until you leave the line (or the file) or execute a E! function.
This is why you can retrieve the previous content of the line when
you hit F9. Any modification made to the EditBuffer is stored to
the actual text when the cursor leaves the current line or when a
function is executed that needs to have the EditBuffer stored.
The E! Editbuffer is a 255 characters string. This is a Pascal
string. So the first byte contains the length of the string and the
string actually begins with the second byte. Space is reserved for
255 characters + 1 length byte.
Modifying the EditBuffer will result in no action on the
screen (see AH = 9). This will not modify the actual text unless
you leave the current line, call a E! function or call the special
"store edit line" service with AH = 12. Be aware that certain
functions acting only on the current line (hence on the editbuffer
only) will not store the editbuffer to the actual text.
Do not forget to update the EditBuffer length if you make
changes to the EditBuffer string without using Pascal strings
functions or procedures.
The reverse function (GetEditline) which stores the actual line
to the EditBuffer is always done automatically. So don't care.
AH = 2 - Address of flags block
On return ES:BX contains the address of the following block:
AddOnLast 1 byte Key down insert newline on last line flag
AlarmFlag 1 byte Error beep flag
AsciiMode 1 byte Control characters entry flag
AutoBackFlag 1 byte Backspace behaviour flag
AutoSaveFlag 1 byte Autosave flag
AutoScrollFlag 1 byte Autoscroll flag
AutoTabFlag 1 byte Autotab flag
BakFlag 1 byte .BAK files generation flag
BlanksFlag 1 byte Strip trailing spaces when saving flag
CompFlag 1 byte Compression mode flag
Ega_Vga_OK 1 byte 43 lines mode flag
Flag35 1 byte 35 lines mode flag - EGA_VGA_OK must be on
LogFlag 1 byte Log file flag
PauseMode 1 byte Pause on return from DOS flag
ShiftFlag 1 byte Accelerated cursor flag
Warning 1 byte Warning before saving flag
Enter_Classic 1 byte Split line using ENTER flag
RefreshFlag 1 byte Display authorization
SelfInsert 1 byte Braces autoinsertion flag
There is only two possible values for each of these flags: 1
if the flag is TRUE and 0 if it is FALSE.
These flags correspond to the equivalent commands described in
the E! documentation.
Changing Ega_Vga_Ok and Flag35 will not set the corresponding
display mode. These are only "authorization" flags. You have to use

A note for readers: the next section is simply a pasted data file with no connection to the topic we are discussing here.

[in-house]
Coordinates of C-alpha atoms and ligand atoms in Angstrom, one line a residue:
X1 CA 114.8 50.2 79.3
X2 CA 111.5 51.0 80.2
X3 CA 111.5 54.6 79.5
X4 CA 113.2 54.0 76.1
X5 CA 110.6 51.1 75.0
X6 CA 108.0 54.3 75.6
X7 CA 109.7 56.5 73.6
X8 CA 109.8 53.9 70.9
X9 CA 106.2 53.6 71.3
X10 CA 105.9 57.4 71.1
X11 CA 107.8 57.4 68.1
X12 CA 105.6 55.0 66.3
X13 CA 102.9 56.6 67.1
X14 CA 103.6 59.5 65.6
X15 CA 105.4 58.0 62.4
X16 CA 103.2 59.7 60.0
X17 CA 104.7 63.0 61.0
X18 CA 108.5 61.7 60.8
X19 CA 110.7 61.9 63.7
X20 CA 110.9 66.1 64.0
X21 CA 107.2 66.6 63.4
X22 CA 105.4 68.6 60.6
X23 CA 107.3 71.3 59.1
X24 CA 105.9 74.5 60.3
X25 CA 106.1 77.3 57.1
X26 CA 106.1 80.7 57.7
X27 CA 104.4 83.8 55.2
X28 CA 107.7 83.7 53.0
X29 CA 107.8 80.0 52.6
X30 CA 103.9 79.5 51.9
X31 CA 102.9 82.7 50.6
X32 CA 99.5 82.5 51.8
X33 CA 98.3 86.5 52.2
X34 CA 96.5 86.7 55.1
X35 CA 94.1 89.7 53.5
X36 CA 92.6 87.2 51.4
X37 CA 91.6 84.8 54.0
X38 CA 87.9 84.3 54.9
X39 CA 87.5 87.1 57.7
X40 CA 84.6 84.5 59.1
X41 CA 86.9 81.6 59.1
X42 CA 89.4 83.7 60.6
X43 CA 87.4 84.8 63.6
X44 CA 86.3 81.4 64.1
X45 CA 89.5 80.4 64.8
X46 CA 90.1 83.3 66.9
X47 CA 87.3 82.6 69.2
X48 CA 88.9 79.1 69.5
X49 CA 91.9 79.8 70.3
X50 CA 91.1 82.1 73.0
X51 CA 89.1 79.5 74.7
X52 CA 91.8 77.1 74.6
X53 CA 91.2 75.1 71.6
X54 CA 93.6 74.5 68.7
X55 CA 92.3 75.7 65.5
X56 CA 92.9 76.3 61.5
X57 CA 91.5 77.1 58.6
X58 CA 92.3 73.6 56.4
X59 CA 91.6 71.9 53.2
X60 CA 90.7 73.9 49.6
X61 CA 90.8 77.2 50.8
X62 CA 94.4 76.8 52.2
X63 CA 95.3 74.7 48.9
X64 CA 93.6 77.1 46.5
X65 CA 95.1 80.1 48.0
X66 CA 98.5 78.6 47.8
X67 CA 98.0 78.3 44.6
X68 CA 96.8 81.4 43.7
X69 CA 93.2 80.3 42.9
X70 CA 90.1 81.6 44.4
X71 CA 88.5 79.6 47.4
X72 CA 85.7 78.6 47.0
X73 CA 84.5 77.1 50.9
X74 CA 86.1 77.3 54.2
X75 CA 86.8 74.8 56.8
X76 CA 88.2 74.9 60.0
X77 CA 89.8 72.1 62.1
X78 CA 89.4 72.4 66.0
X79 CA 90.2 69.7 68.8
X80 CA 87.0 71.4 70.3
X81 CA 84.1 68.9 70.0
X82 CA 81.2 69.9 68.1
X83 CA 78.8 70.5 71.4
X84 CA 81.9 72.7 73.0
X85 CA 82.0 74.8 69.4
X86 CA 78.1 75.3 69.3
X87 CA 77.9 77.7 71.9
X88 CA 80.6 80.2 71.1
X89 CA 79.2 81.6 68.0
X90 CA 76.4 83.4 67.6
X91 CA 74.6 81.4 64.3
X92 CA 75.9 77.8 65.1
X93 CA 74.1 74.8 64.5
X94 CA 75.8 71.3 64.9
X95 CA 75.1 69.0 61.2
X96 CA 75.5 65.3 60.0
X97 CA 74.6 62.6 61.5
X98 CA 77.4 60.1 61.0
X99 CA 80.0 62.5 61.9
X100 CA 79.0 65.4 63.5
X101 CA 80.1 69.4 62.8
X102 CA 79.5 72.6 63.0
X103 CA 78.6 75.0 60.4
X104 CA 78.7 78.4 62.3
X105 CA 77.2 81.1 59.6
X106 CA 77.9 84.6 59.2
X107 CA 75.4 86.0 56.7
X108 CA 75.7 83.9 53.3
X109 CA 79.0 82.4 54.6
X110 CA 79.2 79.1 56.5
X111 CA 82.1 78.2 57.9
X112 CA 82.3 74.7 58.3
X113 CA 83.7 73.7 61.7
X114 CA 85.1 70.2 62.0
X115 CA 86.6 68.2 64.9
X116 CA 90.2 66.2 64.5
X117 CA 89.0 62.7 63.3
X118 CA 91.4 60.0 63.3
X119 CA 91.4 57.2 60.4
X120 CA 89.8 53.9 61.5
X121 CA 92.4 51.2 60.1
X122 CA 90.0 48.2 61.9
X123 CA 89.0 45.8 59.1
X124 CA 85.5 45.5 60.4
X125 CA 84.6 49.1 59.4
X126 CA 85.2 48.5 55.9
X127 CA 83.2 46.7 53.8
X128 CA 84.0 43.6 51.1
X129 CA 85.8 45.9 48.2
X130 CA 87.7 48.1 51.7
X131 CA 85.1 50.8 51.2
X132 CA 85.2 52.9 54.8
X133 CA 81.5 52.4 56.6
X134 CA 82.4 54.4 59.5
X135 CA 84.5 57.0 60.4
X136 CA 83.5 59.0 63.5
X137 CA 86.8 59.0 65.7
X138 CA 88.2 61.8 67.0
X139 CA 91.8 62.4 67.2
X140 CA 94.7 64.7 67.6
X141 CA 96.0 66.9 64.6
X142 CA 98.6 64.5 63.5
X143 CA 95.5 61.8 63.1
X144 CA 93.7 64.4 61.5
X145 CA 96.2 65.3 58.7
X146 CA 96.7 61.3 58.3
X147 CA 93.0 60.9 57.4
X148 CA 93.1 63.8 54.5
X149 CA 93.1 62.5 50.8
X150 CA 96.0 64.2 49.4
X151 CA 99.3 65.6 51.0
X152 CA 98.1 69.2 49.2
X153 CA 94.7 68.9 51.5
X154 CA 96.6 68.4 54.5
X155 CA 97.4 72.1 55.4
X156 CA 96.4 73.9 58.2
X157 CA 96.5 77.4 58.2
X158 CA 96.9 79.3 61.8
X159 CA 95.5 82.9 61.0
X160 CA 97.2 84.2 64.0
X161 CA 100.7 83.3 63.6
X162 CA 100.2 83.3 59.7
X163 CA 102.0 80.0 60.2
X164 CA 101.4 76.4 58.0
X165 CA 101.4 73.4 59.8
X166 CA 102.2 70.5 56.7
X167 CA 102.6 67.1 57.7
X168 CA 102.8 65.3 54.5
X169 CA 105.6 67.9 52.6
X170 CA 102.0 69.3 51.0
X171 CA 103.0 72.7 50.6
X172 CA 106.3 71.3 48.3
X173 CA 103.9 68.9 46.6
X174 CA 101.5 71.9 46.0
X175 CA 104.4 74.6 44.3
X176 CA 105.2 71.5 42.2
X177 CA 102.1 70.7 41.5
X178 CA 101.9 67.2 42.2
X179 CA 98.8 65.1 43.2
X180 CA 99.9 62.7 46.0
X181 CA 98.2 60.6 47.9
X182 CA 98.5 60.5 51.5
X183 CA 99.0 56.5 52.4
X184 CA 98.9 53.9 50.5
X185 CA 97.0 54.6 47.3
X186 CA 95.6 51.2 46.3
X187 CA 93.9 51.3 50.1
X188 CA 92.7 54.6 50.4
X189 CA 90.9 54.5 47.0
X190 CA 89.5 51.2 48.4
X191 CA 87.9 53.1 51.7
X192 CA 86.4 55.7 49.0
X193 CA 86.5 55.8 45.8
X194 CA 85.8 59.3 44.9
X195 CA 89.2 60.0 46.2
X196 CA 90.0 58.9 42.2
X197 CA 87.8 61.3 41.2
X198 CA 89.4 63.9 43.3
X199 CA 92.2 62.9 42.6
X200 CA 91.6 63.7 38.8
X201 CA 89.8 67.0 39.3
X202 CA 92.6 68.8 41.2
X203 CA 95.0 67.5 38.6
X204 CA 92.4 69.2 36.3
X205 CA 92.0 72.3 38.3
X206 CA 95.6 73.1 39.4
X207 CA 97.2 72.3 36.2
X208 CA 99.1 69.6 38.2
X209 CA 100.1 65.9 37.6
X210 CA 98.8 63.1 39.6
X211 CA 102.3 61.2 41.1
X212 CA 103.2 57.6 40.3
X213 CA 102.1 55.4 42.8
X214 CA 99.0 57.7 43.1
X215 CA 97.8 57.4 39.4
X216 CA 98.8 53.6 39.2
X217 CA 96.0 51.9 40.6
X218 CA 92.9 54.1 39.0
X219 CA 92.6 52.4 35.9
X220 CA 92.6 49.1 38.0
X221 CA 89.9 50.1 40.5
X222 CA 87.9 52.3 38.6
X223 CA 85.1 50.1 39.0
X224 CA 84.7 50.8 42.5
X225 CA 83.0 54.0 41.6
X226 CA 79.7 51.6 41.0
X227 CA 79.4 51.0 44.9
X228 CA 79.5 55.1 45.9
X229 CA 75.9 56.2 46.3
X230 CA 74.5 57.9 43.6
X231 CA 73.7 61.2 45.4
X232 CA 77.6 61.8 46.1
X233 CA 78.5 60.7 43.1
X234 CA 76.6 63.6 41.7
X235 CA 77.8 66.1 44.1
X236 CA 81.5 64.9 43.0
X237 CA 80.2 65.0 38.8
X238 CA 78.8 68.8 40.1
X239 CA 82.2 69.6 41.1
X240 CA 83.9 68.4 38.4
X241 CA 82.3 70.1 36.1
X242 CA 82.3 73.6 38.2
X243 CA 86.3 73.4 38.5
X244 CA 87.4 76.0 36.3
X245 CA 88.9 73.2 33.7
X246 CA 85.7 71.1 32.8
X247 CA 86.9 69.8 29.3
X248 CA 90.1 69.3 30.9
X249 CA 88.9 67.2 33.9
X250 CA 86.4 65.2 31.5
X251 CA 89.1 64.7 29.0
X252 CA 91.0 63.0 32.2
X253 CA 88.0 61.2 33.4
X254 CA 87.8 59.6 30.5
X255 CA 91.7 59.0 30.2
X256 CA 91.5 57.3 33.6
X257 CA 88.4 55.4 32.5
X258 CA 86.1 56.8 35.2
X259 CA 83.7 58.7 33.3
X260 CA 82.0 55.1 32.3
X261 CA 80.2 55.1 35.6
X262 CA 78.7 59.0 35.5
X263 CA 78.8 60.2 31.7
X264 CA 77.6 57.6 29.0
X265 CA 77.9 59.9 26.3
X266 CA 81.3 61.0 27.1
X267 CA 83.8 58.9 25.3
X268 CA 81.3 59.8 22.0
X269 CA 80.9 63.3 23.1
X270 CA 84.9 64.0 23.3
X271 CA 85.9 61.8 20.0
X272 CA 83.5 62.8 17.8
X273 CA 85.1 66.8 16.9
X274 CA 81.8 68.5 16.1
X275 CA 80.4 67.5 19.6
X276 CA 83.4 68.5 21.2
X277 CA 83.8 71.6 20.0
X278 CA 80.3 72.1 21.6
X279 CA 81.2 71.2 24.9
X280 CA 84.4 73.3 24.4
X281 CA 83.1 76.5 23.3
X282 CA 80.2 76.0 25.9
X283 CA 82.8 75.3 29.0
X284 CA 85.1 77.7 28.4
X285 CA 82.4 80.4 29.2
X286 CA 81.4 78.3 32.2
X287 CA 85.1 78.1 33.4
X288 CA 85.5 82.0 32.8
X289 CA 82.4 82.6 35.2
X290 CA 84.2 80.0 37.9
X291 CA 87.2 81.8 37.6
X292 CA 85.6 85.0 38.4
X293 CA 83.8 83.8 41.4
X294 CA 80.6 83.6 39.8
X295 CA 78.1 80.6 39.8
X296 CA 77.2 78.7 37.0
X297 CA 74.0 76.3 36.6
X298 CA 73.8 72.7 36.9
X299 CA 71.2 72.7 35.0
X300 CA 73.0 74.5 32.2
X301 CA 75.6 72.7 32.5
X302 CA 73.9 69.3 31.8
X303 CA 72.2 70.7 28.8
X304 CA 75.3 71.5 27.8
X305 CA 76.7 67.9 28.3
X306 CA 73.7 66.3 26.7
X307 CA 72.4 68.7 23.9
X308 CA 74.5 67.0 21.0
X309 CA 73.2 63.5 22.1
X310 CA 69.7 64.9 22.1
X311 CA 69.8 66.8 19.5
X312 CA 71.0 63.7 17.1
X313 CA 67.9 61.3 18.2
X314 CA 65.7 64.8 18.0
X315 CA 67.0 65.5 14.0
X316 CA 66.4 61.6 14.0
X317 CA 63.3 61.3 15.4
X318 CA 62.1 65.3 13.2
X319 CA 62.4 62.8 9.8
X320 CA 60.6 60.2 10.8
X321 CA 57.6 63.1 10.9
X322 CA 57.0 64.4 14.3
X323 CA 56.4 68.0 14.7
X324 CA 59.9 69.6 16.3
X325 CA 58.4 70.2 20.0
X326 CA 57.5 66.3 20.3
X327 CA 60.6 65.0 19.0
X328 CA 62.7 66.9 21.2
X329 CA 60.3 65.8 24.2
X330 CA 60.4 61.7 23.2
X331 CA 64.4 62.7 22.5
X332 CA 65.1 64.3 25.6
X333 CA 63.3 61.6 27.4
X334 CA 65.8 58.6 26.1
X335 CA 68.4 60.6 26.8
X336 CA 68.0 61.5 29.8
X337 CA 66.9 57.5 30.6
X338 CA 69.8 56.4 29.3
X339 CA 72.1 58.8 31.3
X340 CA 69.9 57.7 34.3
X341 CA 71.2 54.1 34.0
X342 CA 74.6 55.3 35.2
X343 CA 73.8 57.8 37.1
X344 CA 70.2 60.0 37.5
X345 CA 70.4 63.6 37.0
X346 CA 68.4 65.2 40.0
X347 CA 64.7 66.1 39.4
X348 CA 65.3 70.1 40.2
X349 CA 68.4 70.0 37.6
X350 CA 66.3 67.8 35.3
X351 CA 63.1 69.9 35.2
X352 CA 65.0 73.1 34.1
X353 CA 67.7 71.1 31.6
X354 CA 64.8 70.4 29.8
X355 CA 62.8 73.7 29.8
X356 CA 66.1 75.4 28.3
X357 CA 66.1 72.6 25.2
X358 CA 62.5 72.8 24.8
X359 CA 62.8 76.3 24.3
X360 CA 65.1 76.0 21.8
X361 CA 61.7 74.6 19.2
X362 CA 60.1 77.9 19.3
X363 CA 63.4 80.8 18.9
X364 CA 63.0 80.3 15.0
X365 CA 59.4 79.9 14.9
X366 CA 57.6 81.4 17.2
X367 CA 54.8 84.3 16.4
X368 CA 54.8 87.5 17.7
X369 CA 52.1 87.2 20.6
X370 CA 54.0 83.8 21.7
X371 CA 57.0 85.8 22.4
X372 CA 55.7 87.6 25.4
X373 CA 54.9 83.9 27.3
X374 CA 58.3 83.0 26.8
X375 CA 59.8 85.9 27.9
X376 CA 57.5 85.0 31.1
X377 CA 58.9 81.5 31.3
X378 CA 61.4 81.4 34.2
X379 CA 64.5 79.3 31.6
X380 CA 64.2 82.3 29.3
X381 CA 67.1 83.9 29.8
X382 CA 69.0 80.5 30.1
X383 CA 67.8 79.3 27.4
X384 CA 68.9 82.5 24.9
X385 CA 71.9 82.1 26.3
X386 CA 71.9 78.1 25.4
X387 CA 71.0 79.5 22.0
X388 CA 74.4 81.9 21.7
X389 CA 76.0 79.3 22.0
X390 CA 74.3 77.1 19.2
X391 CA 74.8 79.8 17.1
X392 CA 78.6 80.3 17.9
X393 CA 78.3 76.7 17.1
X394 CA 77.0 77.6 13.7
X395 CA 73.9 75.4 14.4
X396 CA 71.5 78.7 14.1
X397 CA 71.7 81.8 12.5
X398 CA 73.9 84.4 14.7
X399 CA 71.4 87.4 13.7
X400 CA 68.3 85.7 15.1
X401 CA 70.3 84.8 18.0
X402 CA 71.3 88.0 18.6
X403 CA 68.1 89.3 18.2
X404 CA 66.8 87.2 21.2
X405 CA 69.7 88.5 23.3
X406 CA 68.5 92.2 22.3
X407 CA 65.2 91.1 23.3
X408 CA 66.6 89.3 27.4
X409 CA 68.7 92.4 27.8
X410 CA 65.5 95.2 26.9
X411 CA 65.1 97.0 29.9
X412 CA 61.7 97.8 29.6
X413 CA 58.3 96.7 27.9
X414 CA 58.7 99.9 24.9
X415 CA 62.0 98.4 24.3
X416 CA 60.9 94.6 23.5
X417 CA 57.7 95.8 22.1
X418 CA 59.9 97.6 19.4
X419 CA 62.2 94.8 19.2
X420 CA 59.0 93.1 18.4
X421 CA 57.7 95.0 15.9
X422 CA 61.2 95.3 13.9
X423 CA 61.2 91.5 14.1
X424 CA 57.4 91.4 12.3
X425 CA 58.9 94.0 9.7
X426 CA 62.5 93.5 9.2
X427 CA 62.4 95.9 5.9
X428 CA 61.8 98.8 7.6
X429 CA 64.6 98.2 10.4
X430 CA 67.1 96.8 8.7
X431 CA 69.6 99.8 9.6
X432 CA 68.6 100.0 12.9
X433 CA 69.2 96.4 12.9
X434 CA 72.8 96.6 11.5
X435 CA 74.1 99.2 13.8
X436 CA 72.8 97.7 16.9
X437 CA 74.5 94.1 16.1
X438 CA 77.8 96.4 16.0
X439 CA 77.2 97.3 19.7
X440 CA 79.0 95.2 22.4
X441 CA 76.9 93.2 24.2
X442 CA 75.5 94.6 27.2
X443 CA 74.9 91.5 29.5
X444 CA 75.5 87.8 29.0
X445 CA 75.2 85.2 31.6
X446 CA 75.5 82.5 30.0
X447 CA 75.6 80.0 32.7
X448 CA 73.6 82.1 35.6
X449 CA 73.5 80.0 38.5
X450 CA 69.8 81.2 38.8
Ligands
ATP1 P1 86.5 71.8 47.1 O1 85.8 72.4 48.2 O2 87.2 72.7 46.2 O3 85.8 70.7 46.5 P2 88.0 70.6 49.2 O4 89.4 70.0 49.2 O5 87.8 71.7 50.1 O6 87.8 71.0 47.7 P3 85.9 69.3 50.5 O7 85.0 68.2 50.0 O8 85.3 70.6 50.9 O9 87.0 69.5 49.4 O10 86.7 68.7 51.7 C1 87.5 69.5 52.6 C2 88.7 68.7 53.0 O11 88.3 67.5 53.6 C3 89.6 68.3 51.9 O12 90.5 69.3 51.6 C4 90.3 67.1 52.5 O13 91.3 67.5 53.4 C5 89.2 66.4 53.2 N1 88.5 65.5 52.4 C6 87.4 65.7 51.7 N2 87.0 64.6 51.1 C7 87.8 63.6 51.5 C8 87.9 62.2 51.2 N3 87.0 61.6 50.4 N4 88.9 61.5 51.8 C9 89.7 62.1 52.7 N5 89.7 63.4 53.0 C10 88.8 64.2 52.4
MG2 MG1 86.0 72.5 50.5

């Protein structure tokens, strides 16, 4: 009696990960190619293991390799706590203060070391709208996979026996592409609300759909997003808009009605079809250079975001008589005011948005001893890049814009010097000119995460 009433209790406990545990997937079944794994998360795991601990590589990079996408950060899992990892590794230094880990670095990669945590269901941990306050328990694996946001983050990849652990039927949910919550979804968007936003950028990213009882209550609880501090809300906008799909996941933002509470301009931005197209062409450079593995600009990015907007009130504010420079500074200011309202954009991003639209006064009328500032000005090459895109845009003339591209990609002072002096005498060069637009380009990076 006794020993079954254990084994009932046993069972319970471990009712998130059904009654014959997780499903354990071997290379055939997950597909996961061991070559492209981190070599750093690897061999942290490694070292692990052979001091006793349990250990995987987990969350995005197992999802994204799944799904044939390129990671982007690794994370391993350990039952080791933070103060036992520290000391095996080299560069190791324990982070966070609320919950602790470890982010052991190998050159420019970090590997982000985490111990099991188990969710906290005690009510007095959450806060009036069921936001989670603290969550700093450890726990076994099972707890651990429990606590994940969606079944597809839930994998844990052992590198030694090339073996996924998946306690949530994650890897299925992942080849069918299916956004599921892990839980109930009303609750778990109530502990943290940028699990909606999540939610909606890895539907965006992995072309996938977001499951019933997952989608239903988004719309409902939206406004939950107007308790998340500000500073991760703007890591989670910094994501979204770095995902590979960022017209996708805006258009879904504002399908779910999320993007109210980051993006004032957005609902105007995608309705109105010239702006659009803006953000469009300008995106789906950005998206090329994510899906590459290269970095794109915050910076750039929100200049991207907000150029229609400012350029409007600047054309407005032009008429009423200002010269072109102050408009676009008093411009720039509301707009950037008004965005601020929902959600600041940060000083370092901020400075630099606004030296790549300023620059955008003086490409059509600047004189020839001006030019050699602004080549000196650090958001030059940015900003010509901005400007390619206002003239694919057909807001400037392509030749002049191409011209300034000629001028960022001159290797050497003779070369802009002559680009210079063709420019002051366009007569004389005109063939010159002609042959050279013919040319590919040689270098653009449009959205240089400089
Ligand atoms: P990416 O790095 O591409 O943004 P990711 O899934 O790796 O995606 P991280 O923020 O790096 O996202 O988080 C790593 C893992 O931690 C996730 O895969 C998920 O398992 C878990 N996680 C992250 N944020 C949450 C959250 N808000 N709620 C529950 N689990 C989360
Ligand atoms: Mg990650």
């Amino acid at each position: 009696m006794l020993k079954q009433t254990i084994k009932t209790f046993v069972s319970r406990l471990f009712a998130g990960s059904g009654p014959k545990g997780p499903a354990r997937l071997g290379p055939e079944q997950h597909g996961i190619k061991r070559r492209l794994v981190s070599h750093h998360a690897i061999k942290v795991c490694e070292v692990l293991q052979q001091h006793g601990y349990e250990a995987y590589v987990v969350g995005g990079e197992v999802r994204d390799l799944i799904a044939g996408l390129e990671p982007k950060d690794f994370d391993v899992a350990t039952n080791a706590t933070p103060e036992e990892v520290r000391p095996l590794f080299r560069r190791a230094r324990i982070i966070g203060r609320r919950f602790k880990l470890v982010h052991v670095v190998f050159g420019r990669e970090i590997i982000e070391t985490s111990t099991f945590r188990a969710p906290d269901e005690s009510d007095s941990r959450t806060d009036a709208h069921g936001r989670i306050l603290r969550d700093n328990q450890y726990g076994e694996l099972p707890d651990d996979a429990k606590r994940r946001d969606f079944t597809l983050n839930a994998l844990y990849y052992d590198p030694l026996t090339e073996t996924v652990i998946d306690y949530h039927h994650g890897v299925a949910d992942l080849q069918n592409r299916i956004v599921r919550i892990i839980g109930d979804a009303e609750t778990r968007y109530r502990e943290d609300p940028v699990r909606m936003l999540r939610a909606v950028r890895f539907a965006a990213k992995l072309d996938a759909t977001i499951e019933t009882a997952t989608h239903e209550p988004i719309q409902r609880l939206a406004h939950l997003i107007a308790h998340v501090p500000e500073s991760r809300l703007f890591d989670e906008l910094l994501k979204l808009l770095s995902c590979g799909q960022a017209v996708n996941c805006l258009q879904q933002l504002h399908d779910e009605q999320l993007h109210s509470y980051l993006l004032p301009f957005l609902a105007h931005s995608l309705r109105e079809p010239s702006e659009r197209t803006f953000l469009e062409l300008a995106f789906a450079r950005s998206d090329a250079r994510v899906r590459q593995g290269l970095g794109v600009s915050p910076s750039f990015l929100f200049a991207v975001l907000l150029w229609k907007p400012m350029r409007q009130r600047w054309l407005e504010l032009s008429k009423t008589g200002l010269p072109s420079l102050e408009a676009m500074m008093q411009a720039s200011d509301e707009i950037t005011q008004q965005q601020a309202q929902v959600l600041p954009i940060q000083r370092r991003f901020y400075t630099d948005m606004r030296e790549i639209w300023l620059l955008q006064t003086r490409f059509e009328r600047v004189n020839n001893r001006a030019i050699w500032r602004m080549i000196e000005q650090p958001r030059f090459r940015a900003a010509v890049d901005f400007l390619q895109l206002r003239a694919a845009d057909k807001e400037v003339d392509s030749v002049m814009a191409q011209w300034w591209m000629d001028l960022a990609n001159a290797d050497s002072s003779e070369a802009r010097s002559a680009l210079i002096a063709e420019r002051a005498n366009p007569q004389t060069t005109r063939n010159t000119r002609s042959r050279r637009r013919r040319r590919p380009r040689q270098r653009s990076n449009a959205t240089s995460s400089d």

Ctrl G (function code 7) to activate this modes.
AH = 3 - Address of display attributes block
On return ES:BX points to the following structure:
Text_Attr 1 byte Edited text attribute
BlockAttr 1 byte Marked block attribute
CommandLineAttr 1 byte Command line attribute
LoStatusLineAttr 1 byte Status line 1 attribute
HiStatusLineAttr 1 byte Status line 2 attribute
MessageAttr 1 byte Messages attribute
HelpAttr 1 byte Help line attribute
CursorAttr 1 byte Virtual cursor attribute
Please note the following:
Changing the value of Text_Attr will NOT change the color of
the edited text unless you call the ResetMask service described
below (AH = 11). This applies to Text_Attr only.
AH = 4 - Address of system variables block
On return ES:BX points to the following structure:
ShiftKeyCount 2 bytes Delay value for secondary help lines
AutoSaveLimit 2 bytes Seconds # for autosave
ScrollAmountGlb 2 bytes Left / Right scroll amount
DrawModel 2 bytes Drawing style
LeftMargin 2 bytes Left margin
ParMargin 2 bytes New paragraph margin
RightMargin 2 bytes Right margin
AH = 5 - Address of messages block
On return ES:BX points to the following structure:
HelpLine1 81 bytes 4 Pascal strings
HelpLine4 81 bytes "
ErrorMessage1 38 bytes 47 Pascal strings
(43 bytes for the french version)
ErrorMessage47 43 bytes "
Normally you will not need to access these message strings.
This service is only here for special needs.
AH = 6 - Address of "text flow"
On return ES:BX points to the "text flow" representing the
current text beeing edited. This pointer is actually the address of
an array of pointers. Each of these pointers points to a line of
text, that is, to a Pascal string representing a line of the text.
Array indexes are actual line numbers. So, the first element of
this array will point to the first line in the current text and so
ES:BX ÄÄÄÄÄÄÄÄÄ> Ptr1 (4 bytes) ÄÄÄÄÄÄÄÄÄÄÄÄ> Line #0
Ptr2 (4 bytes) ÄÄÄÄÄÄÄÄÄÄÄÄ> Line #1
Ptr3 (4 bytes) ÄÄÄÄÄÄÄÄÄÄÄÄ> Line #2
Ptr4 (4 bytes) ÄÄÄÄÄÄÄÄÄÄÄÄ> Line #3
Ptr5 (4 bytes) ÄÄÄÄÄÄÄÄÄÄÄÄ> Line #4
Line #0 is not a real text line. It is used by E! for internal
operations. So the first actual text line is line #1.
This array can be indexed up to the value returned in CX after
call #8. See AH = 8.
This call is made to READ the text lines NOT TO CHANGE them.
There is no extra space allocated for each string and any change to
the length of the string without reallocating the memory used by it
will likely result in a system crash when your program will return
To make changes to the text, access the lines with a E!
cursor positionning function or with function call number 14
(change active line). The EditBuffer will be loaded with the
requested line. Modify the EditBuffer and then store the new line
to the text using the "Store Edit Line " call.
E! is a complex machinery. Please respect these rules to keep
your memory and your files safe.
AH = 7 - Address of filename
On return ES:BX points to a Pascal string representing the
full name of the current file beeing edited.
AH = 20 - Address of locked extensions block
On return ES:BX points to an array of 25 Pascal strings
defining the locked extensions (max. length 3). The first 4 entries